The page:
09 Feb $1M Grant Aims to Transform Dairy Landscape
Written by Tom Venesky
Originally published on Lancaster Farming on Aug. 31, 2021
A new program has lofty goals for increasing grass-based dairy farming in southeastern Pennsylvania, and it could come with big financial benefits for farmers.
Using a $1 million grant from the National Fish and Wildlife Foundation, Pasa Sustainable Agriculture aims to create the nation’s first regenerative organic dairy supply chain.
As part of that goal, Pasa aims to transition 10,000 acres on 54 dairy farms to a grazing model — converting 6,000 acres of cropland to managed grazing systems, and 4,000 acres of cropland to perennial hay.
The project will serve Dauphin, Lancaster, Lebanon and York counties.
“It’s a big goal. We’re pretty bullish on it,” said Franklin Egan, Pasa’s education director. “This is the largest grant I know of in growing the grass-based dairy model in Pennsylvania.”
The grant doesn’t open until Oct. 1, but Egan said he’s already received plenty of interest from dairy farms.
Such a transition would provide environmental benefits, Egan said, but there’s also a significant financial enticement.
At least 40 of the dairies participating in the project will be offered the opportunity for a five-year contract with Origin Milk Co., complete with an eye-popping price of $40 per hundredweight for their all-grass, organic-certified milk.
Egan said the price could go even higher in the future, but he cautioned farmers to think carefully before making the commitment.
“It’s certainly a very powerful incentive, but the output per cow is much lower in an all-grass model, so we want farmers to look at this carefully,” Egan said. “They won’t be doing this alone, and it could be an enormous benefit for them.”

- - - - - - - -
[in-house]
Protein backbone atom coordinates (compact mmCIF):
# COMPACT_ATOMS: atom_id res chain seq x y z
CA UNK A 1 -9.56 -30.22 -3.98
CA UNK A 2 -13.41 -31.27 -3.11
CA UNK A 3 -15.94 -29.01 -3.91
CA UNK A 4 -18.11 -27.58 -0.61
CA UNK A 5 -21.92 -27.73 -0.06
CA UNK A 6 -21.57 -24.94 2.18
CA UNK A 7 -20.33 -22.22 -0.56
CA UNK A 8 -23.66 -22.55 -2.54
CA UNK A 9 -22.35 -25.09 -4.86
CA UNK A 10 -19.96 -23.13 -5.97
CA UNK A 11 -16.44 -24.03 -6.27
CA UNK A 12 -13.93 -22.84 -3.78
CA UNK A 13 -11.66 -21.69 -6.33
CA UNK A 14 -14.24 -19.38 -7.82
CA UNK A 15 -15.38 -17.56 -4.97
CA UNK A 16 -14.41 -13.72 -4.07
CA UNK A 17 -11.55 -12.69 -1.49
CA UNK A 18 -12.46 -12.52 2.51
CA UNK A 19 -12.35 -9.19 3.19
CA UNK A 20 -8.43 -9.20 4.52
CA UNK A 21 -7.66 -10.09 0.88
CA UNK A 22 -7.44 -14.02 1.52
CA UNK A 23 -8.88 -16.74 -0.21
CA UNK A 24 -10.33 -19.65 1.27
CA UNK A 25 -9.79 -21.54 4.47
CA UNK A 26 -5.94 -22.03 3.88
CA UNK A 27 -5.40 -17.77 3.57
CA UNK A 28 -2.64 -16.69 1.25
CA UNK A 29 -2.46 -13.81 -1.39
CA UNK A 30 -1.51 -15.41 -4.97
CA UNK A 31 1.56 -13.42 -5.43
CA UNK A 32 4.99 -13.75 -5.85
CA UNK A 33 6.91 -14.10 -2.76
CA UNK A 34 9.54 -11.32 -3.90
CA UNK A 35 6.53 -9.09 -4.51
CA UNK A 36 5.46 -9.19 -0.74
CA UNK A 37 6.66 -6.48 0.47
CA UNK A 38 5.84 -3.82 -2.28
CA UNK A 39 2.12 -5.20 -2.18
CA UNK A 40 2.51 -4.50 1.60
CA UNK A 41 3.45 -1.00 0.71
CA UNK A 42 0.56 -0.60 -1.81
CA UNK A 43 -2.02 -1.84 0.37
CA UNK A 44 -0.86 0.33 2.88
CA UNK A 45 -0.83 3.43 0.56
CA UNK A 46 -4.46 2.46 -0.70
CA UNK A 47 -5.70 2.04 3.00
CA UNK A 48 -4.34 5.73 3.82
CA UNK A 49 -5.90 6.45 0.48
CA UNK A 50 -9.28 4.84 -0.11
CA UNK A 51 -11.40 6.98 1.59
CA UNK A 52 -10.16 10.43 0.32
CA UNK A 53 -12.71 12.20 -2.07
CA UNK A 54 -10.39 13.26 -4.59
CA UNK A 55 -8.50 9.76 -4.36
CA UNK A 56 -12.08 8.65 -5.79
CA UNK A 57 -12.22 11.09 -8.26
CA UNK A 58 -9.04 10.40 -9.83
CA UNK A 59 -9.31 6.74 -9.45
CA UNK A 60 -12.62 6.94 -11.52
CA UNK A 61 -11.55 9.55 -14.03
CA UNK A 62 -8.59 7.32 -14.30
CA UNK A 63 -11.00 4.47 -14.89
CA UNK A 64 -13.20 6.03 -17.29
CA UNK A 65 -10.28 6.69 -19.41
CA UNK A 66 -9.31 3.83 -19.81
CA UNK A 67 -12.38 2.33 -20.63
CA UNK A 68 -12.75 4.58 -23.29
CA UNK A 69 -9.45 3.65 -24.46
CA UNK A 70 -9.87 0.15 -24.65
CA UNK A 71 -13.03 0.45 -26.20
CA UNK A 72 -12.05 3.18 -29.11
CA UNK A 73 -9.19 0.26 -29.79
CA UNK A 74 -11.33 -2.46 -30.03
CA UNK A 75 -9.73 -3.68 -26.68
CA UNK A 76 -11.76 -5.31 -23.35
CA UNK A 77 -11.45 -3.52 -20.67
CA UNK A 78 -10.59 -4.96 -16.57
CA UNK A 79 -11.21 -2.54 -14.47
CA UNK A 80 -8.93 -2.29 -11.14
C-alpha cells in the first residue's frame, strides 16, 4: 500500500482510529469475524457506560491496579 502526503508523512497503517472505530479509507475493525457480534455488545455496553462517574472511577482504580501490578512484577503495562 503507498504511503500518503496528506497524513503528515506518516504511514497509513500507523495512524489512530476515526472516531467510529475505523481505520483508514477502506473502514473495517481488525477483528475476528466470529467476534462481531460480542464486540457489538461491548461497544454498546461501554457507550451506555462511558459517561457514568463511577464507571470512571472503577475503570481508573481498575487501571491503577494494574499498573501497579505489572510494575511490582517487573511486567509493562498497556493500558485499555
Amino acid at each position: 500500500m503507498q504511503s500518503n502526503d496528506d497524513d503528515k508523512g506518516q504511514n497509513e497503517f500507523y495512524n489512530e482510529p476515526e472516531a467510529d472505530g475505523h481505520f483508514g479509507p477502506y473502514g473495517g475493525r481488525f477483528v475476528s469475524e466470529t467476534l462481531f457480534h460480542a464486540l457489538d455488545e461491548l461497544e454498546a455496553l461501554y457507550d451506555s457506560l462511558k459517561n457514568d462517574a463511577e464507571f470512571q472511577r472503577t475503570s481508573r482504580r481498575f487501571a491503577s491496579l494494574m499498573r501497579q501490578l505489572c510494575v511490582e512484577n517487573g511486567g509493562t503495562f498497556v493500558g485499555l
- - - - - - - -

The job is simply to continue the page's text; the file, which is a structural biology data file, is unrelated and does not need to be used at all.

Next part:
The Center for Dairy Excellence and other organizations will assist the farms with financial planning, mentoring and analysis.
“The project team will work together with dairy farms transitioning to grass-fed organic milk production to make other updates on their farms that improve water quality, such as planting riparian forested buffers along streams and improving barnyards,” said John Williamson, a business developer at TeamAg, a consulting firm connected to the program.
The Rodale Institute will provide support for dairy farms to become Regenerative Organic Certified, which provides standards for soil health, animal welfare and farmworker treatment.
Ephrata National Bank can provide financing to help farms transition to grazing.
Colorado-based Mad Agriculture will provide a third-party assessment of the project.
Dairies can further benefit from the project by being able to sell value-added dairy products and take advantage of the consumer demand for grass-fed milk, Egan said.
Egan acknowledged that transitioning 10,000 acres to pasture is a tall order. The acreage to be converted per farm is larger than the average farm in the state.
But Egan argued the figure has to be high for the project to generate environmental benefits, such as improved soil health and water issues.
The project team expects to improve water quality in the Chesapeake Bay by reducing annual runoff by 400,000 pounds of nitrogen, 9,000 pounds of phosphorus and 23 million pounds of sediment.
Egan said participating farms could have opportunities to take advantage of carbon and nutrient credits as well.
“The greenhouse gas footprint of a grazing dairy is very favorable, and these types of dairies are much more resilient to the extreme weather we’re seeing across Pennsylvania,” he said. “Grass-fed cows tend to be healthier and more resilient to heat stress, so this is a more climate-ready style of dairying.”
The grant will run until October 2024, and Egan said both existing dairies and those that exited the industry but would like to start back up are eligible to apply.
In the future, he added, the grant may be extended to beef finishing operations that want to transition to grazing.
To apply for the grant, contact Pasa at 814-349-9856 or visit pasafarming.org.
“The hope is this keeps building and the grant continues after 2024,” Egan said. “We think this is a great business opportunity for farmers and it can address important climate challenges.”